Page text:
In what is the latest development of the controversy with the state crime lab, on Monday Governor Patrick accepted the resignation of John Auerbach, The Massachusetts Public Health Commissioner. The story began to receive attention in late August when the Hinton State Laboratory Institute in Boston was shut down after it was revealed that a chemist working in the laboratory had failed to follow testing protocols.
Prosecutors are estimating that the chemist is alleged to have handled nearly 60,000 samples and affecting over 30,000 drug cases. As reported by the Boston Globe, several statistics are quite alarming when read and raise questions as to why this chemist was not looked into before this year. For example, the chemist allegedly performed more tests on drug samples than any other chemist at the laboratory for seven straight years. Further, in 2005 the chemist nearly doubled the next closest chemist in regards to samples tested. It is likely that state employees working on this case for the foreseeable future will wish that questions were asked earlier. Another alarming statistic reported by the globe was that a supervisor for the lab discovered the chemist was tampering with evidence in June of 2011 and did not report this information until eight months later.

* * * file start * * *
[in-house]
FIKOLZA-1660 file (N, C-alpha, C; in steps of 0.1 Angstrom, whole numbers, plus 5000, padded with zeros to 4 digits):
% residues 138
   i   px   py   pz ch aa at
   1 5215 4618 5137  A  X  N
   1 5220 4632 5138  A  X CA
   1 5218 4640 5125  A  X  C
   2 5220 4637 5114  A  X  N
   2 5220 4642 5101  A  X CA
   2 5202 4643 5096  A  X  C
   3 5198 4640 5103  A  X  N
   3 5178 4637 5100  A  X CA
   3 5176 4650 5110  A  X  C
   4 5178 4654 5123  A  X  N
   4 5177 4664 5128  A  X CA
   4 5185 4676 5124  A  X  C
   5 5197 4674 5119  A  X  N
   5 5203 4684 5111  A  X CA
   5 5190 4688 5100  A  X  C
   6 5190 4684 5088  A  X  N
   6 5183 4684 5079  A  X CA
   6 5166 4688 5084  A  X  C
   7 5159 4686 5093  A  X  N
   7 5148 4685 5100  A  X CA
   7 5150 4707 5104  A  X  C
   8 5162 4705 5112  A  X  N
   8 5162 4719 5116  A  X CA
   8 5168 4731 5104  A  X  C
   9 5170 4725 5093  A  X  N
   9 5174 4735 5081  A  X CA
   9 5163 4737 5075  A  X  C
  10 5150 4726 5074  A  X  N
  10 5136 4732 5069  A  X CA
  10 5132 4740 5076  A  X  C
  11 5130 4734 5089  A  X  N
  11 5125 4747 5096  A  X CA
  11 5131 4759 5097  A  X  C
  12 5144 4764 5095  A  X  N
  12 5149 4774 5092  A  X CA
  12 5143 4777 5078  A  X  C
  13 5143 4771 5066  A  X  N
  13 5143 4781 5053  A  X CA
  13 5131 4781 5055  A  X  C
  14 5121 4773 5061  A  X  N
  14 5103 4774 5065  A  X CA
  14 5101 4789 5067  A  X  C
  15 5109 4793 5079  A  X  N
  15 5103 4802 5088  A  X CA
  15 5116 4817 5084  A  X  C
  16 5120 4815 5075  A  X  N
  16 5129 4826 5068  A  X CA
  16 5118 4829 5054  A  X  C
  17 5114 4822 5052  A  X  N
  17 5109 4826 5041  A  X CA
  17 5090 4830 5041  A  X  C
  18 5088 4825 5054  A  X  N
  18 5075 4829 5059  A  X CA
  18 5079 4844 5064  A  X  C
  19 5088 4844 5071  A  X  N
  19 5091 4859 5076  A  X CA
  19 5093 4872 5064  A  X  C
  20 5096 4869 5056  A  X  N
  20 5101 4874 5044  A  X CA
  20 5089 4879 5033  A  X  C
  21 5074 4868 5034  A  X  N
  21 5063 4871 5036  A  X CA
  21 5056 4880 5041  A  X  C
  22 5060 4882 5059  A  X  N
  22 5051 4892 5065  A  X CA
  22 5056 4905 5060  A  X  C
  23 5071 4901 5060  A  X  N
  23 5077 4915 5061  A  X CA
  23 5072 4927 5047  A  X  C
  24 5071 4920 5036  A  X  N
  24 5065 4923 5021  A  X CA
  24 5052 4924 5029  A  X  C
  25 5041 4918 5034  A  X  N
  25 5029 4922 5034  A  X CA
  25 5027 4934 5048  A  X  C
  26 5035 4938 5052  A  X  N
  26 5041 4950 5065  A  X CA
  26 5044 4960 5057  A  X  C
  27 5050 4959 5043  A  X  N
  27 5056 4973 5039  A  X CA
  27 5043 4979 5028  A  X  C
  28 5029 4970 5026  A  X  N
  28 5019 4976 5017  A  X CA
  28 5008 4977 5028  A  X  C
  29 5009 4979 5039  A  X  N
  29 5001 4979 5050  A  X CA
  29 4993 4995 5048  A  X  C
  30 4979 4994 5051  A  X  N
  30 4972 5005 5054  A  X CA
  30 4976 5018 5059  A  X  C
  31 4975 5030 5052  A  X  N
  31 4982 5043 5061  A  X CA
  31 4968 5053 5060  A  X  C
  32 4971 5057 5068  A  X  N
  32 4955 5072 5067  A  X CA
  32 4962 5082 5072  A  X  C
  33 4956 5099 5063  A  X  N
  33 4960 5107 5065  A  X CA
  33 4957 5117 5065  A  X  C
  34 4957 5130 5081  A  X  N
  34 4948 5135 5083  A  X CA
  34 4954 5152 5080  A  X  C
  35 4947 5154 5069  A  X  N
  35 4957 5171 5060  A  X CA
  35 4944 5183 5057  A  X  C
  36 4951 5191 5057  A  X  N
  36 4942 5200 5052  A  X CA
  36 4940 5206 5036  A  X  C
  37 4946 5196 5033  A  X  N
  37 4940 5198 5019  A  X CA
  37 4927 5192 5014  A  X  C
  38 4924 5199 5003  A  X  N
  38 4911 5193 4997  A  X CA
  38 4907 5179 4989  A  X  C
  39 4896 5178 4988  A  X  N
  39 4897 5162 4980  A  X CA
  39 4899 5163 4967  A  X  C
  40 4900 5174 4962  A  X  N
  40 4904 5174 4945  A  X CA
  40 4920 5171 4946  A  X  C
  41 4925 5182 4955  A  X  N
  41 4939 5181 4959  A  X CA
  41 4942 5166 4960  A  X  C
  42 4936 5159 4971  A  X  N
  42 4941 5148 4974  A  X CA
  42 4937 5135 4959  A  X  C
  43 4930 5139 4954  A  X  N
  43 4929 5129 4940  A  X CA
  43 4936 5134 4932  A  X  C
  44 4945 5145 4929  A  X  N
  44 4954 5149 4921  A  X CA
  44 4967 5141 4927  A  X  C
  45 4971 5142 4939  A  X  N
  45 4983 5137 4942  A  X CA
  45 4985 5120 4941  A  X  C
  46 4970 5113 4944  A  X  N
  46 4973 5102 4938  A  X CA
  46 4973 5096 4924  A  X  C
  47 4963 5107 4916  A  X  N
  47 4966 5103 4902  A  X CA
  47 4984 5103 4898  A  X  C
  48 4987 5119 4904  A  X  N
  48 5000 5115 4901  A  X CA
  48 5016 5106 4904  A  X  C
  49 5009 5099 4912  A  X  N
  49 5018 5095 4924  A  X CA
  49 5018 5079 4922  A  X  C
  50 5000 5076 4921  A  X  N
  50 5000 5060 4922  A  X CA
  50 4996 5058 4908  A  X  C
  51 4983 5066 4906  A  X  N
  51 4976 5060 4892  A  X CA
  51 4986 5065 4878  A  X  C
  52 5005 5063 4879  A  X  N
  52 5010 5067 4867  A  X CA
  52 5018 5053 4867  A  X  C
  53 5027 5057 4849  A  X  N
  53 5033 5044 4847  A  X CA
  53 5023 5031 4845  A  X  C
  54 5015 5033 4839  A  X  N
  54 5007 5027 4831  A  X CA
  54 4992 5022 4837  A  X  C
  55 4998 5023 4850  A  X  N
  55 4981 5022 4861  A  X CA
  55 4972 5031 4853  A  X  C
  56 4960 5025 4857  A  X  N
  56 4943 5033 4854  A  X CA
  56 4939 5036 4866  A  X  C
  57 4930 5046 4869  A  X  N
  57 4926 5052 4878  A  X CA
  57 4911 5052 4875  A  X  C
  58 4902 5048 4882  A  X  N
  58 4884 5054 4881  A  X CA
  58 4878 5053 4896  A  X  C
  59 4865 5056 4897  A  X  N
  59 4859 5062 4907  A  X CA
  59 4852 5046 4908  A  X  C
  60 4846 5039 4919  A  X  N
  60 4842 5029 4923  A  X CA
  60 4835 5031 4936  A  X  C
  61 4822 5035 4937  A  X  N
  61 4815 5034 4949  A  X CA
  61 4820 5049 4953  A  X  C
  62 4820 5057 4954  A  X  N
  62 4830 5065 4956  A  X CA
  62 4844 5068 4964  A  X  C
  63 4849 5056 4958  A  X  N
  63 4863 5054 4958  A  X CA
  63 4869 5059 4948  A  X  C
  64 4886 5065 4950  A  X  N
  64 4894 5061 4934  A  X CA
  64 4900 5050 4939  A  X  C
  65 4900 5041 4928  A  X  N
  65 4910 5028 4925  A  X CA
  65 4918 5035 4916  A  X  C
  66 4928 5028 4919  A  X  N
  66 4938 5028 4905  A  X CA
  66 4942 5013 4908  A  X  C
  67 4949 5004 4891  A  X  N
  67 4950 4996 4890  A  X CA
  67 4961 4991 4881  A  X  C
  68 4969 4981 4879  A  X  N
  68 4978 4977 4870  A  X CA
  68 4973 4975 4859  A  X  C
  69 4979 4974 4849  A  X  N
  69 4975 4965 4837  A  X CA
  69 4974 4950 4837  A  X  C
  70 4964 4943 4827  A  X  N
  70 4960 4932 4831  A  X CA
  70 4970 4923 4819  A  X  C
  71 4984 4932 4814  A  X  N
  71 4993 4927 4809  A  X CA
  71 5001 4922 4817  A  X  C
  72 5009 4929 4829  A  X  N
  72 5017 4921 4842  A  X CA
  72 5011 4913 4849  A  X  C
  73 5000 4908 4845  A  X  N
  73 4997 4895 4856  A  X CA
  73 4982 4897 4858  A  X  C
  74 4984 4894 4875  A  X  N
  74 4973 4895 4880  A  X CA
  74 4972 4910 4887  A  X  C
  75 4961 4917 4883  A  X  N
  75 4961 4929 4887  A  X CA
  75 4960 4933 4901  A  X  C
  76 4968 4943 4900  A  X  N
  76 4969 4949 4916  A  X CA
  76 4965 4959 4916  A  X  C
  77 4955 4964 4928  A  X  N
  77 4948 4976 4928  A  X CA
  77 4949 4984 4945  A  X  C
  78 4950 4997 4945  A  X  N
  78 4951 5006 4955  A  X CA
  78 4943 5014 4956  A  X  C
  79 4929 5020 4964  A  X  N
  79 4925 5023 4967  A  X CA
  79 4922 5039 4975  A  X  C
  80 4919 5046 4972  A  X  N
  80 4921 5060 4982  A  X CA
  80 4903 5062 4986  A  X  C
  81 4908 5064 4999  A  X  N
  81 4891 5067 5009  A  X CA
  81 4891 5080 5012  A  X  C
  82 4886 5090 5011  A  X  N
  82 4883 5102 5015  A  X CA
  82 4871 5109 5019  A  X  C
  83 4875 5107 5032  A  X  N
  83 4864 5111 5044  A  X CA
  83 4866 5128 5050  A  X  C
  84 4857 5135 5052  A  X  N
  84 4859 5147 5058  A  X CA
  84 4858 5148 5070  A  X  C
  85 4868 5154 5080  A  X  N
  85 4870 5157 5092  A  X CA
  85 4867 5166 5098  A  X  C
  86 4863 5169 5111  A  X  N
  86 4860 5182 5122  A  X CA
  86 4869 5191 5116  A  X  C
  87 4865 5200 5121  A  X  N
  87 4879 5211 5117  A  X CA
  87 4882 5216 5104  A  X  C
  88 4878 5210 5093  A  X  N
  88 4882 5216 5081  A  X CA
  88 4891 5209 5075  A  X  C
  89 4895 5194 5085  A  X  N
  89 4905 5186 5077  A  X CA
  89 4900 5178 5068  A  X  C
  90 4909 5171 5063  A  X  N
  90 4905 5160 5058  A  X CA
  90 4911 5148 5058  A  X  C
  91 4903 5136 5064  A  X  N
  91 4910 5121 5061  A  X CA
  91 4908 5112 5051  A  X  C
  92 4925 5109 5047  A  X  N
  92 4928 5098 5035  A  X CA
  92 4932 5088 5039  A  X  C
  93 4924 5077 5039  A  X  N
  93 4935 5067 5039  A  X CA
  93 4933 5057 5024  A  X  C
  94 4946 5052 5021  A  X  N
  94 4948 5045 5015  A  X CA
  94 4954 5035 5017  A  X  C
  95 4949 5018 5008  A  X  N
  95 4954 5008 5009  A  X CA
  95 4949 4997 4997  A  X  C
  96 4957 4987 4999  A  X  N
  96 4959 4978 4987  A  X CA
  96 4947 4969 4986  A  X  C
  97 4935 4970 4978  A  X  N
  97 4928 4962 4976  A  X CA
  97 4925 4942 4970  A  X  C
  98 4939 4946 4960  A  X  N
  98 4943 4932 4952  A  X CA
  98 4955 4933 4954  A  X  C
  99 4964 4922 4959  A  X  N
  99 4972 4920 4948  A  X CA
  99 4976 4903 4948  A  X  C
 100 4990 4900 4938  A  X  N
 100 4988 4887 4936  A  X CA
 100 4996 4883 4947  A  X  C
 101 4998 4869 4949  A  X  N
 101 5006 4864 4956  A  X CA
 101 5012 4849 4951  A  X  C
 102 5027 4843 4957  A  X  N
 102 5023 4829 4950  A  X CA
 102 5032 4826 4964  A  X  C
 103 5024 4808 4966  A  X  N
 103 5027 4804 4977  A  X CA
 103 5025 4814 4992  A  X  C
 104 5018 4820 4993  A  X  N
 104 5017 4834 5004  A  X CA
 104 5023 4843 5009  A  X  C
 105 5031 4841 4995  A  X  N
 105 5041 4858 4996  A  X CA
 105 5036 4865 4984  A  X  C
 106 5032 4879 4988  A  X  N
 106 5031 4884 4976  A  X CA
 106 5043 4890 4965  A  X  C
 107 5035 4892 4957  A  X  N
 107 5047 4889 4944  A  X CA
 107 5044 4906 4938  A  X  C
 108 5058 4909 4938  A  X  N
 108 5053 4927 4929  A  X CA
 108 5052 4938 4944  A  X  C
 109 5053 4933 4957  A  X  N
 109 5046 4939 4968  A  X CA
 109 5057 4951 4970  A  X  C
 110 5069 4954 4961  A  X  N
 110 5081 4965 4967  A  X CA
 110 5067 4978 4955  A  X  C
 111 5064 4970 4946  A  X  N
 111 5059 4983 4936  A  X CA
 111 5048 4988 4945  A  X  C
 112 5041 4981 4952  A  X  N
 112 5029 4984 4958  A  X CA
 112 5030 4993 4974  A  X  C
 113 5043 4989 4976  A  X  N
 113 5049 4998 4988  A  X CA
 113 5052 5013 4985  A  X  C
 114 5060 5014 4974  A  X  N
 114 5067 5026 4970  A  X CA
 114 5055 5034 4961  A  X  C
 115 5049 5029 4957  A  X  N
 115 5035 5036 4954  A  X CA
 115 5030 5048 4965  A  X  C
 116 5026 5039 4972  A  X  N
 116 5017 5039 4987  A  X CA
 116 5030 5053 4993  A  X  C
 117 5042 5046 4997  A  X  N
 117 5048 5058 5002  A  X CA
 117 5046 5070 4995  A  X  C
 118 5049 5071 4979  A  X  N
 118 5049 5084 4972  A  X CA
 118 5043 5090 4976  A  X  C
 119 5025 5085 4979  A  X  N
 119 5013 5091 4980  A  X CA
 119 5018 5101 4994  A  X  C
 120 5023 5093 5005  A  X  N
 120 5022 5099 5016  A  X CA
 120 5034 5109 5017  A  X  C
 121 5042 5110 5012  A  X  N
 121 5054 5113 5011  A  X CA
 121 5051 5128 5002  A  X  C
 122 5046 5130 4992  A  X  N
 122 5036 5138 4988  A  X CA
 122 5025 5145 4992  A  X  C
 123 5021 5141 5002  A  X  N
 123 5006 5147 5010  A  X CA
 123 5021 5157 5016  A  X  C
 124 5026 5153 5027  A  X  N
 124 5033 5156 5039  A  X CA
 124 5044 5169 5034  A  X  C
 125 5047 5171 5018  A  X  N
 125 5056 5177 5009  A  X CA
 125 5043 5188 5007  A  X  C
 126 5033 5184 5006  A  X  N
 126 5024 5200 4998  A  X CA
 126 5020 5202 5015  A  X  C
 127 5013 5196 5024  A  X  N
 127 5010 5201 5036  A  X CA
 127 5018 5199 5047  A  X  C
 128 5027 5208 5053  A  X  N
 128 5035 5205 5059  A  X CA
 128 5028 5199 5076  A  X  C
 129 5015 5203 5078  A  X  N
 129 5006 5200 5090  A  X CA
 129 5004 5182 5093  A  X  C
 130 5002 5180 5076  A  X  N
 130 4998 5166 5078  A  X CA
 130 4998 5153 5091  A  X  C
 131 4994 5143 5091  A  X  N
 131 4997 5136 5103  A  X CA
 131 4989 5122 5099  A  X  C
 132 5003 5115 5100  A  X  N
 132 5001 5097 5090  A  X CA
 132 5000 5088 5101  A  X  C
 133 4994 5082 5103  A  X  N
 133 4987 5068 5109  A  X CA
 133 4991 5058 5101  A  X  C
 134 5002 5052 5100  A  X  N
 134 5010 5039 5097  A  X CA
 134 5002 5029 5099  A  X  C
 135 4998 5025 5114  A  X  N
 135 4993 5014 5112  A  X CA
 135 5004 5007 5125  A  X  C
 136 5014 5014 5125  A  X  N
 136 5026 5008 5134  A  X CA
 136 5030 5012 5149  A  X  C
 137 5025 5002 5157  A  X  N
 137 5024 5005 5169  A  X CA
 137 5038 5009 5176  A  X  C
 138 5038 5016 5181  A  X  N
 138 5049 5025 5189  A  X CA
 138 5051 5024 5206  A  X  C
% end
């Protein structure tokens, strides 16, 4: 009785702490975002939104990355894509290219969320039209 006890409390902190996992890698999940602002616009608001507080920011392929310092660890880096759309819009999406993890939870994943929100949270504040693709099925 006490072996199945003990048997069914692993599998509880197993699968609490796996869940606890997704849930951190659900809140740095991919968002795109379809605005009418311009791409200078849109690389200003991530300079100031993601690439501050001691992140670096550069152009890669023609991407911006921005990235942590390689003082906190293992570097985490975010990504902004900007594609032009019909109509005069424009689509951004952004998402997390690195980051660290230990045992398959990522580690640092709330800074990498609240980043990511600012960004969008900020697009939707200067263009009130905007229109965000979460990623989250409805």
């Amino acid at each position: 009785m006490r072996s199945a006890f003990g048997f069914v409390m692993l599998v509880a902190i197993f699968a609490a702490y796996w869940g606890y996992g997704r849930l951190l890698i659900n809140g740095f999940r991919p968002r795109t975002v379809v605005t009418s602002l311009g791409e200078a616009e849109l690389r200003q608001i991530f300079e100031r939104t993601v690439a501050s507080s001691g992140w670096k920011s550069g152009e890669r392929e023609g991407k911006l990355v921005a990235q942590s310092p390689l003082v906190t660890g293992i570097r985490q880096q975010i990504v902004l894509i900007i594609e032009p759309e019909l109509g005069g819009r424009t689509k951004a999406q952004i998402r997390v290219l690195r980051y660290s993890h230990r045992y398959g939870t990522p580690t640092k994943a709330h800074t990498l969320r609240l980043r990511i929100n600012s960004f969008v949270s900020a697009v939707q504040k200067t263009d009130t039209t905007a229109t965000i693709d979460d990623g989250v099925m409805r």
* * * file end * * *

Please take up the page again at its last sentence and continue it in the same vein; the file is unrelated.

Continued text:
Implications for Criminal Defendants
One direct example of how this may impact convicted offenders is that the chemist is accused of tampering with the weight of the samples and the weight of the narcotics is often a primary factor in the length of sentencing. Another example that has serious consequences is for immigrants who were convicted of a crime involving drugs and then deported back to their home country.
This has the potential to impact the judicial system in several ways. First, the courts already have the reputation of being overcrowded and the possibility that 34,000 cases were handled by this chemist is certainly going to result in a large volume of appeals. Second, there is a high likelihood that there are individuals who are currently incarcerated and did not receive a fair shot at justice. Third, state resources that would regularly be used to bring justice on behalf of families affected by serious crimes such as rape or manslaughter will now have to be used to sift through thousands of cases and determine if this chemist had any impact on the case.If you would like more information please contact Wassem M. Amin at firstname.lastname@example.org or (617)880-6155.